These wagons were built from 1906 onwards in various batches mainly for the movement of export coal from the large South Yorkshire pits to the L&YR docks at Goole for export and also for its own shipping fleet. The model represents the second batch of 36 which had steel underframes as opposed to the previous batch which were timber framed. The 10′ wagon height limited the collieries they served as many screens were too low to accommodate them.
With a capacity of 20 tons, oil axle boxes and vacuum brakes they were a very efficient means of moving coal between pit and port. The vacuum brake enabled the trains to run much faster than the normal coal train, and to stop when required to do so!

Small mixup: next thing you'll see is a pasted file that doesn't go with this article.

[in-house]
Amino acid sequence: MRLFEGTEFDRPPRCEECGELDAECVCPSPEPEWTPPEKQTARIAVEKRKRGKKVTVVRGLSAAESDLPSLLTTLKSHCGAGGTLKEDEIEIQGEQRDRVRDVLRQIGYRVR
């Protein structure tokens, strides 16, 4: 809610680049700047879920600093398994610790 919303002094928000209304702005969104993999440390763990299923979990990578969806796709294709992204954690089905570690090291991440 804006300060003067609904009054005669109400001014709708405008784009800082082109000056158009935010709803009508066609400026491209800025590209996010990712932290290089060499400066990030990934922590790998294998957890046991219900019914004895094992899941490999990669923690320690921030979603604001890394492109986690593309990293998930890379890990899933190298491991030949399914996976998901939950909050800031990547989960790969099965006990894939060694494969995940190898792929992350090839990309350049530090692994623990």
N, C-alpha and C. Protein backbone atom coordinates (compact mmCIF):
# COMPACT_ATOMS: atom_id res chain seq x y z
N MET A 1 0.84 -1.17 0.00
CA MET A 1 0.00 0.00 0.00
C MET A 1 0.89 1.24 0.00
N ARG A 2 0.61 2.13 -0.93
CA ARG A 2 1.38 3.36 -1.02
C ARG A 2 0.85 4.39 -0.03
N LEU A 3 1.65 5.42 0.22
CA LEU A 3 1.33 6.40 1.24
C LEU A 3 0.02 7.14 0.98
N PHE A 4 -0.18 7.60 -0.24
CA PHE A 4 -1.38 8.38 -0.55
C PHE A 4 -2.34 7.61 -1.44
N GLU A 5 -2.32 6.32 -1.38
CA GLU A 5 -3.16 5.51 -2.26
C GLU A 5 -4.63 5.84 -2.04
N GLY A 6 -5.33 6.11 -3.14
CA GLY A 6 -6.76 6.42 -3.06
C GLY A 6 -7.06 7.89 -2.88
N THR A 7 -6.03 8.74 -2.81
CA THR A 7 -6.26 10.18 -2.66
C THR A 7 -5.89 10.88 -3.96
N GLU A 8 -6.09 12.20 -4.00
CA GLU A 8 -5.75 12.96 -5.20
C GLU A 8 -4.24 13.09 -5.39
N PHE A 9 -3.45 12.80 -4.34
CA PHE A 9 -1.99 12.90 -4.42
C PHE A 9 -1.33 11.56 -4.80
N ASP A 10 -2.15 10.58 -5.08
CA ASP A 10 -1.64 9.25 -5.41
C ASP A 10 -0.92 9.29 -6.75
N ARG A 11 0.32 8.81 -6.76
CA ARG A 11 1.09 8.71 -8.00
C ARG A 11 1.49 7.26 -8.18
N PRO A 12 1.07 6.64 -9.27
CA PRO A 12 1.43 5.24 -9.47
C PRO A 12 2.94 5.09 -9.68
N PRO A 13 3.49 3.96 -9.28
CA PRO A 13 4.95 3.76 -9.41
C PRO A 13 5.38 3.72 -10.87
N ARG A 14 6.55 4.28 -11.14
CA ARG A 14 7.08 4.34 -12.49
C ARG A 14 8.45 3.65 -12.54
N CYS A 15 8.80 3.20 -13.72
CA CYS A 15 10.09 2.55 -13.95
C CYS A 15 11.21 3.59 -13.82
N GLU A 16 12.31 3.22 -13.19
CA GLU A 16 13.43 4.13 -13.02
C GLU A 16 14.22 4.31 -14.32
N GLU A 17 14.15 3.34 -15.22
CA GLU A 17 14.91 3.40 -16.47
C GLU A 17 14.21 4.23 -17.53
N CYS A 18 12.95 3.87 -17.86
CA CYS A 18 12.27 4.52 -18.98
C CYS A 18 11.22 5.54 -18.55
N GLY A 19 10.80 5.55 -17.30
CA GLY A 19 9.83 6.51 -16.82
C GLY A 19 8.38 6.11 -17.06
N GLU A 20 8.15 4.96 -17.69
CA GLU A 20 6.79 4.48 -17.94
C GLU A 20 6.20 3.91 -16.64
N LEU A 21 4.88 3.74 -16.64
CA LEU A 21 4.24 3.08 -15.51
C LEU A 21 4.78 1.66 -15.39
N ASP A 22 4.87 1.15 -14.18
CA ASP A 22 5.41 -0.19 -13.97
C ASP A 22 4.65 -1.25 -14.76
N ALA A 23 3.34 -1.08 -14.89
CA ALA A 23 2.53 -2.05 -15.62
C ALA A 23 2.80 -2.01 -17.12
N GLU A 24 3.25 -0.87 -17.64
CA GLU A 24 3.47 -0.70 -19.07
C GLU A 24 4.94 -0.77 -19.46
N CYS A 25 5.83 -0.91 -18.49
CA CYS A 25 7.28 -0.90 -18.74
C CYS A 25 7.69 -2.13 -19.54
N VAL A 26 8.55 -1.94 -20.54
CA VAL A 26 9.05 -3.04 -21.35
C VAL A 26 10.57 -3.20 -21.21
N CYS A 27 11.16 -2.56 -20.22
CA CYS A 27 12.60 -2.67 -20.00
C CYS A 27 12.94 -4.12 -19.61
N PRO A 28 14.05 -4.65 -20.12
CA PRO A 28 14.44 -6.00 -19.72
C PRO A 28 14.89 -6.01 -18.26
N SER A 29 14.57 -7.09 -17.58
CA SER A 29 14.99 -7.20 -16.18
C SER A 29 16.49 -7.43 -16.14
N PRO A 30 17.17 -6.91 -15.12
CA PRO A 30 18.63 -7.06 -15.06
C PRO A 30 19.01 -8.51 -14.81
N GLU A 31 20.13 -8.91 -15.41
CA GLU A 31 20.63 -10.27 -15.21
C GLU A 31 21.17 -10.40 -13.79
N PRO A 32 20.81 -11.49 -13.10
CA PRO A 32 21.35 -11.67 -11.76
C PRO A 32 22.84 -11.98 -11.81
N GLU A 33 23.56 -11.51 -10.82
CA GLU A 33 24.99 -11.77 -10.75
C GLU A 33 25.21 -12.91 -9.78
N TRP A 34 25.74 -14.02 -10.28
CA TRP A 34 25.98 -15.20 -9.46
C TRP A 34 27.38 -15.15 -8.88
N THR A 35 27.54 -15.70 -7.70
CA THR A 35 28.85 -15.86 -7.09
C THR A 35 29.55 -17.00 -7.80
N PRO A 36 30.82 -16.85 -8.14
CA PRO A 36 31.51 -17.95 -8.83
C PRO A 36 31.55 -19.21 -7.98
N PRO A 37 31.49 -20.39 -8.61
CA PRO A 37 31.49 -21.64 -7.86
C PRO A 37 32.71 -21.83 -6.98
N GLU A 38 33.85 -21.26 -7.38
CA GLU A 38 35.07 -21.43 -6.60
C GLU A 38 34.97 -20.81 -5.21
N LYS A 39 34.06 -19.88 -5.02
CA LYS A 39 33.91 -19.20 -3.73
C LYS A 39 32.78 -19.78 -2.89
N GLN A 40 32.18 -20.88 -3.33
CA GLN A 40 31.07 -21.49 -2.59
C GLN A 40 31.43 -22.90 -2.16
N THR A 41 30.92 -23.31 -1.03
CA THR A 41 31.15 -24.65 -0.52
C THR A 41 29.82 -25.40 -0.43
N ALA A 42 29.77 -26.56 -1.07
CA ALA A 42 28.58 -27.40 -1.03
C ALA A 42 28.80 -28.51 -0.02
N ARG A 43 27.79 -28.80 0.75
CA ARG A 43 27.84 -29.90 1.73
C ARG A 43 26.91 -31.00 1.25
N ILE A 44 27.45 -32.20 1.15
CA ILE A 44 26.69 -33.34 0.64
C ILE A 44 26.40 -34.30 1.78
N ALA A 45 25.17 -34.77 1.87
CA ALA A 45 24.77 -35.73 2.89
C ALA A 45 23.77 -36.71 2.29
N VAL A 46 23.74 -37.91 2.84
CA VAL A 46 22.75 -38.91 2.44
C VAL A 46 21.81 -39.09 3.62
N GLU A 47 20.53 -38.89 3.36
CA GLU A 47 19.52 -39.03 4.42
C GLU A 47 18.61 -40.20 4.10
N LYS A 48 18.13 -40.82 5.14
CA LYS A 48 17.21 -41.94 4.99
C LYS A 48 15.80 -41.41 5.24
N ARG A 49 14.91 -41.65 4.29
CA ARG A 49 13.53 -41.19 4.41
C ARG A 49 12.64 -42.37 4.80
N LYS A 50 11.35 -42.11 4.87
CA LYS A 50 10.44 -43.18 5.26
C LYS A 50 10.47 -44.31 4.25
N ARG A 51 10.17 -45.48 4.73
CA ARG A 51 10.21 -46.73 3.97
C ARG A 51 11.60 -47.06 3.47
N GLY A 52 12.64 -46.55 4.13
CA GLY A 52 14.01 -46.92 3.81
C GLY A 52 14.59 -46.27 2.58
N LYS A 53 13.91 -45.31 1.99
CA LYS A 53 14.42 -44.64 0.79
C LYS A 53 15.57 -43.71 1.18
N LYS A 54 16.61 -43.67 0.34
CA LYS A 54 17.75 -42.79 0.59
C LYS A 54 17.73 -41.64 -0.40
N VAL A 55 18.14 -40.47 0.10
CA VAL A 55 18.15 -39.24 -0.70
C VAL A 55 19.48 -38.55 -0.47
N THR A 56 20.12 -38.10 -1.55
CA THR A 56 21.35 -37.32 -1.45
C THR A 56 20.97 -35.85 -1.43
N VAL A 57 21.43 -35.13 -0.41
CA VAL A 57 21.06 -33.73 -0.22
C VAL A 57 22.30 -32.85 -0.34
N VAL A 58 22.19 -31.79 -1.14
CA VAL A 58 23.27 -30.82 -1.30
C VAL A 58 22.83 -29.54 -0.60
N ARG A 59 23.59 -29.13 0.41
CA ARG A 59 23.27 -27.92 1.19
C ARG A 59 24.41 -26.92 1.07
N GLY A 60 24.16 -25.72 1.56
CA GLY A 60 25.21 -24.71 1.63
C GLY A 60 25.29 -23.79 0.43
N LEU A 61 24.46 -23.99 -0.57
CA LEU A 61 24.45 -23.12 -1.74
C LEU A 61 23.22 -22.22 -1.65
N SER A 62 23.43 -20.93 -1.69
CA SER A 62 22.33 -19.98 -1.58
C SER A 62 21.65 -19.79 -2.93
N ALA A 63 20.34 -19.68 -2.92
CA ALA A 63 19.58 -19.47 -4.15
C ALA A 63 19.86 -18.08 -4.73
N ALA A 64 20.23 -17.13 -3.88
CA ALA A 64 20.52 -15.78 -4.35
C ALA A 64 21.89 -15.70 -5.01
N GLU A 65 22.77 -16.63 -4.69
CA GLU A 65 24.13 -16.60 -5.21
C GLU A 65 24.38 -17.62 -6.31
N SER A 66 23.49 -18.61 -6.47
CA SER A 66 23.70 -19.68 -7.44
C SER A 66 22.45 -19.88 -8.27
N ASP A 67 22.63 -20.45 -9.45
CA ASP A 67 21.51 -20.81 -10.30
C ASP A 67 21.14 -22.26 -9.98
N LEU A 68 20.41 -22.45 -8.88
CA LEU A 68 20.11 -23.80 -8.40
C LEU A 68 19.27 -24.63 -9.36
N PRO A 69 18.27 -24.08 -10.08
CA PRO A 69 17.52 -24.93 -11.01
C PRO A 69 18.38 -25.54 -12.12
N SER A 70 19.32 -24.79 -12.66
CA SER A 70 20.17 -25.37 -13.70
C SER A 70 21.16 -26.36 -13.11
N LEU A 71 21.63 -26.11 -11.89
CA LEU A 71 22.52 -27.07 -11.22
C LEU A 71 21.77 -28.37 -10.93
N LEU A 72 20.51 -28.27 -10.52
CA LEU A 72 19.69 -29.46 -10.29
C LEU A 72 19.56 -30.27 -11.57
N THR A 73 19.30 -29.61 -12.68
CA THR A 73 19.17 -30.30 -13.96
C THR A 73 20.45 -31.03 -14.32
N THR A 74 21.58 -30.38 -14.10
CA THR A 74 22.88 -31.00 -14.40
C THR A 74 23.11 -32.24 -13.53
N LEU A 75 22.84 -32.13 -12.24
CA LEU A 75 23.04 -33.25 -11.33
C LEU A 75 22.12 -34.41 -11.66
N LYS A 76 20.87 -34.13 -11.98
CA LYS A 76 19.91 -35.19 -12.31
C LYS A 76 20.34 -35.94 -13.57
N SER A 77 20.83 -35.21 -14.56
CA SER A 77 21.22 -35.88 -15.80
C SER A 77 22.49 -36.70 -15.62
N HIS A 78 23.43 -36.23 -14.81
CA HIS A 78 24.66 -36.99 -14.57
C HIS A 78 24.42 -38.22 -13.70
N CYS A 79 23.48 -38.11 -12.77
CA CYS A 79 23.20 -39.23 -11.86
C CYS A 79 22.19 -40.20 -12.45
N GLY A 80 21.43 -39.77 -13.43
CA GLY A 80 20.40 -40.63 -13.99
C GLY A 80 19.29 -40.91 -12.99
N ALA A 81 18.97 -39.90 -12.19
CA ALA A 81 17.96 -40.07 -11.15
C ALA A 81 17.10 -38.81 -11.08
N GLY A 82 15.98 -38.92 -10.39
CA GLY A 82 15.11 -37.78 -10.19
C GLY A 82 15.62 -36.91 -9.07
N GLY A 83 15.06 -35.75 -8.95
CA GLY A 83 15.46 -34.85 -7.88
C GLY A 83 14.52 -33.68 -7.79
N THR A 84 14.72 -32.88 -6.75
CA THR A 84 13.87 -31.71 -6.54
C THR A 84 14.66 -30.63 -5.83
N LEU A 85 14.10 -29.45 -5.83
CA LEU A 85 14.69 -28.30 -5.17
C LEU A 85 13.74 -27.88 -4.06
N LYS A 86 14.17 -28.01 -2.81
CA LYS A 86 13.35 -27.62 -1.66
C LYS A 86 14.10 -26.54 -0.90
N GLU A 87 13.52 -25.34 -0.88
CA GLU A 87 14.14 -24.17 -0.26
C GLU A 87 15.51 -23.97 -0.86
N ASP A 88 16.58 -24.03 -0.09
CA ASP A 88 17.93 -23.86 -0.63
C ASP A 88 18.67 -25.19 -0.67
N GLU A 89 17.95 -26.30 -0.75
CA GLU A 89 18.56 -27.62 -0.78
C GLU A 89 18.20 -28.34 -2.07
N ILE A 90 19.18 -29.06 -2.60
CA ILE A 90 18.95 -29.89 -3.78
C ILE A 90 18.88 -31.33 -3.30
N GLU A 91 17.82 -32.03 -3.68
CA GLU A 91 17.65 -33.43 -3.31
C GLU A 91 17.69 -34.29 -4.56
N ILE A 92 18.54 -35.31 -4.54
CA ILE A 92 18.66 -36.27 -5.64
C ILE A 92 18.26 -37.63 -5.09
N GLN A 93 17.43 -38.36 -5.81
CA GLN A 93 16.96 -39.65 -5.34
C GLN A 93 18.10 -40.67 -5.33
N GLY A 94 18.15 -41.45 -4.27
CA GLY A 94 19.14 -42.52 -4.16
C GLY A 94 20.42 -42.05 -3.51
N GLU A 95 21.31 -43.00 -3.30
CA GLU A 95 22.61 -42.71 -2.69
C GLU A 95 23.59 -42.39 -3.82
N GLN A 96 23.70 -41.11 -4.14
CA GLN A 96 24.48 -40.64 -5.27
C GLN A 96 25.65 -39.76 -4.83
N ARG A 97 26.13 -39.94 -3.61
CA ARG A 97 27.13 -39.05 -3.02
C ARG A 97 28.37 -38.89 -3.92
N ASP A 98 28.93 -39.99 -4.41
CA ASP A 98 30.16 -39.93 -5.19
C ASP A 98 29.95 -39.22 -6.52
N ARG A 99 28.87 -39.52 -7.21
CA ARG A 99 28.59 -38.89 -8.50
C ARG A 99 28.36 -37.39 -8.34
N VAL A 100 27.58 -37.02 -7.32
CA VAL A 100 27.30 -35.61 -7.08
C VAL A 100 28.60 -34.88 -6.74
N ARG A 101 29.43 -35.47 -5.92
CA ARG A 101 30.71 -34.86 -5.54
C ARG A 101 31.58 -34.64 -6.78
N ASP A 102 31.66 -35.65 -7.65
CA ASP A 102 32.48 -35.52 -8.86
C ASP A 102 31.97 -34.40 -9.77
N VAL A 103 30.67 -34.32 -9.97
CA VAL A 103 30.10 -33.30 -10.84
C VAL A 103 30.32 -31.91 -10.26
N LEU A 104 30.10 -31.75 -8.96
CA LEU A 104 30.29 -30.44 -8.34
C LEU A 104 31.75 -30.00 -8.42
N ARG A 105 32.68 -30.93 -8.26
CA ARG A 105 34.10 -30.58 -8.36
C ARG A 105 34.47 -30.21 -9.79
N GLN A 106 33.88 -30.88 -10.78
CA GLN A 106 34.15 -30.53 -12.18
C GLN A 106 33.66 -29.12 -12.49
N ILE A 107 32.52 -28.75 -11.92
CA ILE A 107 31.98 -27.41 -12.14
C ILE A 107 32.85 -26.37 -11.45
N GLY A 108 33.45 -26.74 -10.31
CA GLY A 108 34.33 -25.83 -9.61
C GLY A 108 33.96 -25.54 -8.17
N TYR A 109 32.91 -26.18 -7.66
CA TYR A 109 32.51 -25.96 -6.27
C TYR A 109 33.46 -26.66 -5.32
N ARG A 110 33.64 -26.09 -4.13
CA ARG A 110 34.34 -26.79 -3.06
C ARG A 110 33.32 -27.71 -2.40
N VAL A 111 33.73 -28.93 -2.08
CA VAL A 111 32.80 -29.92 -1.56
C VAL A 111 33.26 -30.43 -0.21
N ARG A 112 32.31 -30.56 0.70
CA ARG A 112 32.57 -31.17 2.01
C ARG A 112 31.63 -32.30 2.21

The wagons were in service from 1906 until the mid-1920s, many being rebuilt as 6-plank opens and used as general freight wagons after war service in Europe. Reparations imposed on Germany after WW1 included the supply of coal practically free of charge. This badly affected British coal exports, resulting in a relatively short life as built. Many of the similar Diagram 71 Goole half end door wagons lasted to Nationalisation in 1948, some being used for general merchandise traffic. The top three planks were fixed, and the end door was the lower seven planks.